When Greater Spokane League administrators decided to break football into two divisions, many thought that would ultimately lead to other sports wanting the same.
And, yes, the time has come for the same thing in basketball, beginning in 2017-18.
Some thought it was breaking in tradition. After all, the GSL has a reputation – playing everybody in league makes for battle-tested teams come postseason.
That is true to a point. The teams getting beat up more often than naught these days are the 3A teams – which probably feel more beat up than battle tested most years.
Things never stay the same forever. The GSL was established in 1976 and grew to 10 teams. And yes, GSL teams’ success in the postseason is largely because of the competition through league play.
The two biggest reasons for separating the 4A and 3A teams are for competitive equity and for better RPI rankings.
For just a moment, put yourself into the shoes of a 3A school that is getting beat up, game in and game out, by 4A schools. How much fun is that?
And in the case of the Gonzaga Prep boys and Central Valley girls basketball teams last year, wins over 3A schools didn’t help their RPI.
So now 4A boys and girls basketball teams get four more nonleague games (six total) and 3A teams get six more (eight total).
Inland Empire League athletic directors and coaches can’t wipe the smiles off their faces since learning GSL schools were opening their schedules. And for good reason.
IEL schools have struggled mightily over the years filling out their schedules. Now they have an orchard of potential opponents just to the west.
So which team(s) scheduled well going into next season?
It would be difficult to beat the schedule CV girls coach Freddie Rehkow put together.
Rehkow created a holiday tournament that is state tournament quality. Moses Lake, Sunnyside, Glacier Peak, Stanwood, Woodinville and Bellarmine Prep, the team that upset the Bears at state last year, will be at CV for games Dec. 28-30.
And Rehkow has pitted his Bears against Bellarmine Prep on the first night at 6. CV also will play Stanwood and Woodinville.
Mead will be in CV’s tourney and face a challenging schedule, too.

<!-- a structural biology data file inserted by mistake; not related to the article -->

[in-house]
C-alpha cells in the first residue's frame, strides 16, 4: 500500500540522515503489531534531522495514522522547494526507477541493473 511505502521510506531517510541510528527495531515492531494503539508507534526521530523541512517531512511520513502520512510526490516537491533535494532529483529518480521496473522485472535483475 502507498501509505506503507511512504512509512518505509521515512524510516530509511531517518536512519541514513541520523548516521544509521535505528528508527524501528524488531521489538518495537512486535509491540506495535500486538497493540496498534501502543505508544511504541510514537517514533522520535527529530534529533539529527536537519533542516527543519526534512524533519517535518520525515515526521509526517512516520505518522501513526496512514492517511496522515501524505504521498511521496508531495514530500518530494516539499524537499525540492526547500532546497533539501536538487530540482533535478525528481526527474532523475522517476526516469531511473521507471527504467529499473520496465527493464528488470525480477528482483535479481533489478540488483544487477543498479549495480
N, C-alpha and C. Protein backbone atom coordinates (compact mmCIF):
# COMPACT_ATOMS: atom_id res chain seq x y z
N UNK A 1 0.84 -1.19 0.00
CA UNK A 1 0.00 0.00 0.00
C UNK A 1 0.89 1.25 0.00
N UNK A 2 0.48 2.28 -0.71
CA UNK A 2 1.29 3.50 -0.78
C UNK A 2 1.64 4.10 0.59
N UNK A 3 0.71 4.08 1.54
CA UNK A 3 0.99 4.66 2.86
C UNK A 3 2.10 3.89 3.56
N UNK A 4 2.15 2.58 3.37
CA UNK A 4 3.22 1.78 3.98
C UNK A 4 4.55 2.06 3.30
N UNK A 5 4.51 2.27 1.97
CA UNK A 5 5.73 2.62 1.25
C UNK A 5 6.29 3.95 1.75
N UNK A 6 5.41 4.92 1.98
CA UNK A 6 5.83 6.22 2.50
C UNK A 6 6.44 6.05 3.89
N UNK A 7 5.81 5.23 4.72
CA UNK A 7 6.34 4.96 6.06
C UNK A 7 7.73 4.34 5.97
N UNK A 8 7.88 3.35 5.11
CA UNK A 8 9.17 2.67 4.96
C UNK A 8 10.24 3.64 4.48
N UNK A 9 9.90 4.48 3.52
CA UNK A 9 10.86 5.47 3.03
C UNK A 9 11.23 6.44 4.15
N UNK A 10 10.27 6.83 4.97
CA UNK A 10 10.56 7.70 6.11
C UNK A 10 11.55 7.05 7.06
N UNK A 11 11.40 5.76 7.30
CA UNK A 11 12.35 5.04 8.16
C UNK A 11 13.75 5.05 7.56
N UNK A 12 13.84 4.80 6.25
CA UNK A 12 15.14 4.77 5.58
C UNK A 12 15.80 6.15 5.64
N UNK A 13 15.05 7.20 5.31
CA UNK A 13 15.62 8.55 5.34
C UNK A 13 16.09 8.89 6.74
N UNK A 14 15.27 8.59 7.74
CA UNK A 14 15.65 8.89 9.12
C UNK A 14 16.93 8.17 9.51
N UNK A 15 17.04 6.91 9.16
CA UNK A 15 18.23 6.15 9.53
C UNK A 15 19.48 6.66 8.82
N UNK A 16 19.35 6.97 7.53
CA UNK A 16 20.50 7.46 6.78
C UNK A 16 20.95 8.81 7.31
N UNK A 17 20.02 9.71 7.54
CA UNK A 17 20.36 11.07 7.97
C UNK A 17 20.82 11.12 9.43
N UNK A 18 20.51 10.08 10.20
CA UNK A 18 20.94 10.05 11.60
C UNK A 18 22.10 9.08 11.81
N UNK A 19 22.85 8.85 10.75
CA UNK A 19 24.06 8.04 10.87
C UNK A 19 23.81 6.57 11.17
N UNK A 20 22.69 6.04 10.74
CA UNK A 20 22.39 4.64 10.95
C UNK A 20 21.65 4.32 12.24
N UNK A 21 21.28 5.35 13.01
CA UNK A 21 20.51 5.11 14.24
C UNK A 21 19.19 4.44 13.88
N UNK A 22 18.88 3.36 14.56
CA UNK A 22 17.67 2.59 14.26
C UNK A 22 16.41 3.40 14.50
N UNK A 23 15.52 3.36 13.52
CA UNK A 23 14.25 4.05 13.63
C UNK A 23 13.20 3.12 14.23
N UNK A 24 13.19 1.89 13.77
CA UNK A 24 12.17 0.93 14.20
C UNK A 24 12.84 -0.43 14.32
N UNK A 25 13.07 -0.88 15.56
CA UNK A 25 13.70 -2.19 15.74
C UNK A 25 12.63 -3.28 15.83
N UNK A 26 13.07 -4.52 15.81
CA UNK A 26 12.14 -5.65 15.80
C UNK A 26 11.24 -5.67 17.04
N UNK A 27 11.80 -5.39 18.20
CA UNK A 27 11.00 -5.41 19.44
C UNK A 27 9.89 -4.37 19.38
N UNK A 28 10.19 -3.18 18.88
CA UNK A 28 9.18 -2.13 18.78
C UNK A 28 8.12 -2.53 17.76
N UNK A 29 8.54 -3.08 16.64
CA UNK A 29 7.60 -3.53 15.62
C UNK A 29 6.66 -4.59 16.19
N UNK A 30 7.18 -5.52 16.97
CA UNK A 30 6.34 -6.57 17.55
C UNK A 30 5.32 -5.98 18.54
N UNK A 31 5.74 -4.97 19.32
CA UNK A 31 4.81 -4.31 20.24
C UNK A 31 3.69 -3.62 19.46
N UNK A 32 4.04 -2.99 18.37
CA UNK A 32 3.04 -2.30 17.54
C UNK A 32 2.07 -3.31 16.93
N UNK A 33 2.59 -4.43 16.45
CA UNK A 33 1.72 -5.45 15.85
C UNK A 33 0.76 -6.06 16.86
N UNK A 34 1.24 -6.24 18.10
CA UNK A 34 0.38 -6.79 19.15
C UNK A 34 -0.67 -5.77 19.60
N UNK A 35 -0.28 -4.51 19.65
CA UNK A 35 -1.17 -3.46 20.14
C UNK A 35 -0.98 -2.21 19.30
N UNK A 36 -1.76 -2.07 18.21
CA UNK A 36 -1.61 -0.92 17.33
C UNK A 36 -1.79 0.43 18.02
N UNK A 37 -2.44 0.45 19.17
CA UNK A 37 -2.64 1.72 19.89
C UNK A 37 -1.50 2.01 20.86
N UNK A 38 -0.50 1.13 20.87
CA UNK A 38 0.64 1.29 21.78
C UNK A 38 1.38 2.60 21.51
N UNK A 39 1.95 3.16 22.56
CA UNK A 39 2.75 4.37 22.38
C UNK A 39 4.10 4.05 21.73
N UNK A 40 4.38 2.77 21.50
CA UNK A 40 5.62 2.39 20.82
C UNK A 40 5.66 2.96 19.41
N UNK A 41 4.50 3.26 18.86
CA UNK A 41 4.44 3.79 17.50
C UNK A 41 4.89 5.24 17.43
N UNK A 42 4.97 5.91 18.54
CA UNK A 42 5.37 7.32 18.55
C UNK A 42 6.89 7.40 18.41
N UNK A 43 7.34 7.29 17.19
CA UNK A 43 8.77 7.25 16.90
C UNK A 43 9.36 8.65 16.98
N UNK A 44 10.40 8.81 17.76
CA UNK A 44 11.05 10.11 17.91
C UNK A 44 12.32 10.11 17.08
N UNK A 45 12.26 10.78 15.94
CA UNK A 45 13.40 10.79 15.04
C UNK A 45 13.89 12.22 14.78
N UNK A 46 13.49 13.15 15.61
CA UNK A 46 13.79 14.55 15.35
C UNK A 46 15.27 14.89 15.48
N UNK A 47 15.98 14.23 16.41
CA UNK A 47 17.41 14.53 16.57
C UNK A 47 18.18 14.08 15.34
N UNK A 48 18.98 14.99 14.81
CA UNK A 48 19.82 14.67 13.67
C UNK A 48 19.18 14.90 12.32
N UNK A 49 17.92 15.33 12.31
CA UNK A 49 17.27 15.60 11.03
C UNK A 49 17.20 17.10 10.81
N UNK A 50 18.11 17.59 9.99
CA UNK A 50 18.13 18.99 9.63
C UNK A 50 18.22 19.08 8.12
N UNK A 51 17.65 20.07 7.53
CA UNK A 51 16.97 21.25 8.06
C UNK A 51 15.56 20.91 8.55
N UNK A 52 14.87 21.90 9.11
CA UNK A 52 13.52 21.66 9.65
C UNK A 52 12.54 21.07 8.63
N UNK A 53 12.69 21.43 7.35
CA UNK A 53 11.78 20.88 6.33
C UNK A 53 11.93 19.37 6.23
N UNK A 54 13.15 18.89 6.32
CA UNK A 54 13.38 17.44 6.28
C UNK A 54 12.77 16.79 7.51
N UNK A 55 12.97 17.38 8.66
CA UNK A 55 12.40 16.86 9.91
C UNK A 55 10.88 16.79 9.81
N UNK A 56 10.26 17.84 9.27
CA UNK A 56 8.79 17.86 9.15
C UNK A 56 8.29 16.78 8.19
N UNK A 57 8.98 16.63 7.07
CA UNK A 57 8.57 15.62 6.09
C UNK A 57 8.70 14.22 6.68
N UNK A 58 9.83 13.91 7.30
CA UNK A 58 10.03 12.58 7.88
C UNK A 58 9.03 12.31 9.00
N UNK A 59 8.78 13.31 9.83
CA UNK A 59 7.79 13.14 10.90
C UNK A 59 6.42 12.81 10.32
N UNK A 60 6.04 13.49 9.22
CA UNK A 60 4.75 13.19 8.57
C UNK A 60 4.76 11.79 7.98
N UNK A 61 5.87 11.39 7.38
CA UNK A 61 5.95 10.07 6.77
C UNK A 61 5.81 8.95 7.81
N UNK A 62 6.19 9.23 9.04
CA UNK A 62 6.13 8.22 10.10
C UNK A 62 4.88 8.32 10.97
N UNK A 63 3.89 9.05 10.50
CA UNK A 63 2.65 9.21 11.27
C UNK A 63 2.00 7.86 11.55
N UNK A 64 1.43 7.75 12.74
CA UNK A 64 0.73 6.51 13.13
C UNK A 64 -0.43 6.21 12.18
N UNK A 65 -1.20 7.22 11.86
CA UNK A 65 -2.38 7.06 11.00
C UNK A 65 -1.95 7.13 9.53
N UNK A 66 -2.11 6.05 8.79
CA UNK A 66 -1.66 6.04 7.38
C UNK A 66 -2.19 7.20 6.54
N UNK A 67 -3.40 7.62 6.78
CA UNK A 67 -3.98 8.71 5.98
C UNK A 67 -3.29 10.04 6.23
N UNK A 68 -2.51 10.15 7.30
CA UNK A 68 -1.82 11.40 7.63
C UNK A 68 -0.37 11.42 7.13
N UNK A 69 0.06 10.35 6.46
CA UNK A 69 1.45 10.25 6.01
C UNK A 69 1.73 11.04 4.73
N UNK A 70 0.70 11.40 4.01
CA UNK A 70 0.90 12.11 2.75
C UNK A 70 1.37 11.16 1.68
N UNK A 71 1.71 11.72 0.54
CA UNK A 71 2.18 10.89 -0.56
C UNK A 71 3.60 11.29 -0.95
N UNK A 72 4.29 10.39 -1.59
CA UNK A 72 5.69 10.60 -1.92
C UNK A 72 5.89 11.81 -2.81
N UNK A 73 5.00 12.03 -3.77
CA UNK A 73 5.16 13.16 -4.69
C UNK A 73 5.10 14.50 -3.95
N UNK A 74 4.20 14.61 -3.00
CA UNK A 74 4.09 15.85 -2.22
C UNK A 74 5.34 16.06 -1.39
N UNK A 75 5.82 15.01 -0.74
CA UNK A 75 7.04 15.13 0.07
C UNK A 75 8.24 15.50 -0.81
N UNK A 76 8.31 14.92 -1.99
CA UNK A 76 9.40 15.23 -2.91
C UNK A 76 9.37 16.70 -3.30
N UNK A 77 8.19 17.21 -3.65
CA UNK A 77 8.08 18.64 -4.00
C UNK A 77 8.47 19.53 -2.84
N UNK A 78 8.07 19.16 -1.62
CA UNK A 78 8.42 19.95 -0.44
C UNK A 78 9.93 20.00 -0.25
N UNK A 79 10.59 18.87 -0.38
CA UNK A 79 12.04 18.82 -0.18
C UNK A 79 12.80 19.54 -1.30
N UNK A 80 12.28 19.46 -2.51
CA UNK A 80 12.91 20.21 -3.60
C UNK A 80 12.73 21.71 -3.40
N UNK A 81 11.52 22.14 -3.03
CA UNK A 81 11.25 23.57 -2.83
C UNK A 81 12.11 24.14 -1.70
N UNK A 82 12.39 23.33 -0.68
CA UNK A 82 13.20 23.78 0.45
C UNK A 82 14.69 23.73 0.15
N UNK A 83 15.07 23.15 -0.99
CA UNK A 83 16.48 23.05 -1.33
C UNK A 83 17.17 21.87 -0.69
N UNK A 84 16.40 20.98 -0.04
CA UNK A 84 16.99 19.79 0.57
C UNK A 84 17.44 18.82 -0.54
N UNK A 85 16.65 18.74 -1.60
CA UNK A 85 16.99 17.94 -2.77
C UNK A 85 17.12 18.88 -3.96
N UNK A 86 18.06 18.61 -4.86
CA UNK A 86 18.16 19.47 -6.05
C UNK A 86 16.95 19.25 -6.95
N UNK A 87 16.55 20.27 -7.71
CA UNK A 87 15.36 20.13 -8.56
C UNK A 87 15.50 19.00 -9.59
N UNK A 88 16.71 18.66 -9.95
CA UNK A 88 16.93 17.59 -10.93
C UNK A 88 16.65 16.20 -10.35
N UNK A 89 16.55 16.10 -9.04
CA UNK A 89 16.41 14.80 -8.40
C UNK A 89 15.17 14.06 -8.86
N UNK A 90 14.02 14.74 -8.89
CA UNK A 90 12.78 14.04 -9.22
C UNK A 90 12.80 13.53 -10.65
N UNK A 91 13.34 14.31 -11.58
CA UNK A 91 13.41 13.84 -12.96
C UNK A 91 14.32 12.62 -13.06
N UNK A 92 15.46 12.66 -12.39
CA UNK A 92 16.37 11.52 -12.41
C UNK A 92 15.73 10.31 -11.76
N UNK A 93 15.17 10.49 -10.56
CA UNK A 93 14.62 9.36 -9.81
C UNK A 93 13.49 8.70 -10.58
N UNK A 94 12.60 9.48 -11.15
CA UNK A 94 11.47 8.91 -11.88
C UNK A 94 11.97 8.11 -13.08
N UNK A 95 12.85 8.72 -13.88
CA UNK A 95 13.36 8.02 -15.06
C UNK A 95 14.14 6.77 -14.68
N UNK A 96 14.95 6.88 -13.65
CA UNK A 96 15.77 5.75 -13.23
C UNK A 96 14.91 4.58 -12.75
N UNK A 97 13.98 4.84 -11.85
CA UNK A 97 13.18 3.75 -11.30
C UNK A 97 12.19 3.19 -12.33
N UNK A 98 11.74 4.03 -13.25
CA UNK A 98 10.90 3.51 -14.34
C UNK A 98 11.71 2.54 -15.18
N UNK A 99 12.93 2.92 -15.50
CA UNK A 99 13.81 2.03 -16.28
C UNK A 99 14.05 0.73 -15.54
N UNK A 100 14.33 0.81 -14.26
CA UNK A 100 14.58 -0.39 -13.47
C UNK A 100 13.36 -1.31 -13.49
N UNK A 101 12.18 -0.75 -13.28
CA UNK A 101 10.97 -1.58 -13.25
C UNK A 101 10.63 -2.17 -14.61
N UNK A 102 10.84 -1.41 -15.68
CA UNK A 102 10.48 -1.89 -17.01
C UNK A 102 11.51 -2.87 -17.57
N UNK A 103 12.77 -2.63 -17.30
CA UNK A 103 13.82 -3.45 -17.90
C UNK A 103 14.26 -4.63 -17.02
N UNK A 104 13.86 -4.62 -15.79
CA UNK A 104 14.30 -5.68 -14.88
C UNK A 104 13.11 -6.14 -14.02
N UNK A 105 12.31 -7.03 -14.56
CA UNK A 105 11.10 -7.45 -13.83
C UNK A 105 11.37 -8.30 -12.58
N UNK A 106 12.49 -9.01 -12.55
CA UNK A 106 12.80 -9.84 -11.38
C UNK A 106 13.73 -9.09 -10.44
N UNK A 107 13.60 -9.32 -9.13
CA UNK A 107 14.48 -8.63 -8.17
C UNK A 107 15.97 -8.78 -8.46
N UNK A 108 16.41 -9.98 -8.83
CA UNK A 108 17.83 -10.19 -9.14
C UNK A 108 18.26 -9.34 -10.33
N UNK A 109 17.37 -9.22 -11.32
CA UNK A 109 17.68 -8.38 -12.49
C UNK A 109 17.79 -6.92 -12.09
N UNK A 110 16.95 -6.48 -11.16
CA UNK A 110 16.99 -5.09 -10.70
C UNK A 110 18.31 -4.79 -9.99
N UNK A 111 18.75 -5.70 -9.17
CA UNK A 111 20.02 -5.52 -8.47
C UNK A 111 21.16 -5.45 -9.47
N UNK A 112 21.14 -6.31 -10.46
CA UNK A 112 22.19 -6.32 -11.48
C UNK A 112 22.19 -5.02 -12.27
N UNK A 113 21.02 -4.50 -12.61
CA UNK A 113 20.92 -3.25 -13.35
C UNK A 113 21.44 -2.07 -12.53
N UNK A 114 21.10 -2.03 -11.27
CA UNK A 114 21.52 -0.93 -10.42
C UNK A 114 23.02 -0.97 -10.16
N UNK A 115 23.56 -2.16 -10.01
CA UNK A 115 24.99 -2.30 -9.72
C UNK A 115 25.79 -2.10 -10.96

CV’s other nonleague games include Post Falls, which will be heavily favored to capture a state title, and a trip to Kent on Martin Luther King Day to face Kentridge.
The Bears have another open date and Rehkow is trying to land Moses Lake.
“I built the schedule just as I’d hoped to,” Rehkow said. “I wanted to be state ready and the only way to do that is to play the best teams out there. Now we just have to utilize our summer, play well in the season and prepare to be state eligible.”
It’s been difficult for several GSL teams to fill their schedules because most schools are in the second year of two-year agreements on nonleague games.
In the boys, no area team has a more difficult schedule than Post Falls.
Post Falls added Gonzaga Prep and Lewis and Clark to go along with a tournament at Lake City and a new tournament – four games at the Jerry Tarkanian Classic in Las Vegas.
“This will be our most challenging schedule ever,” Post Falls coach Mike McLean. “We’ll learn by the fall if we’re in the (elite division) in Vegas. We hope so because we’re not going down there for a vacation, we’re going to get better.”
McLean is excited to play G-Prep, which will return a team capable of making another deep run at state.
“We’ve been trying to get those guys on our schedule for a long time,” McLean said.
Overall, the GSL’s move to two divisions will be a win-win for all the schools in time. The more competitive teams from year to year can upgrade their schedules while the lesser successful teams can play teams more at their competitive level.
Hopefully the days of 40-point blowouts, for the most part, will be over. Nobody wins in those situations.
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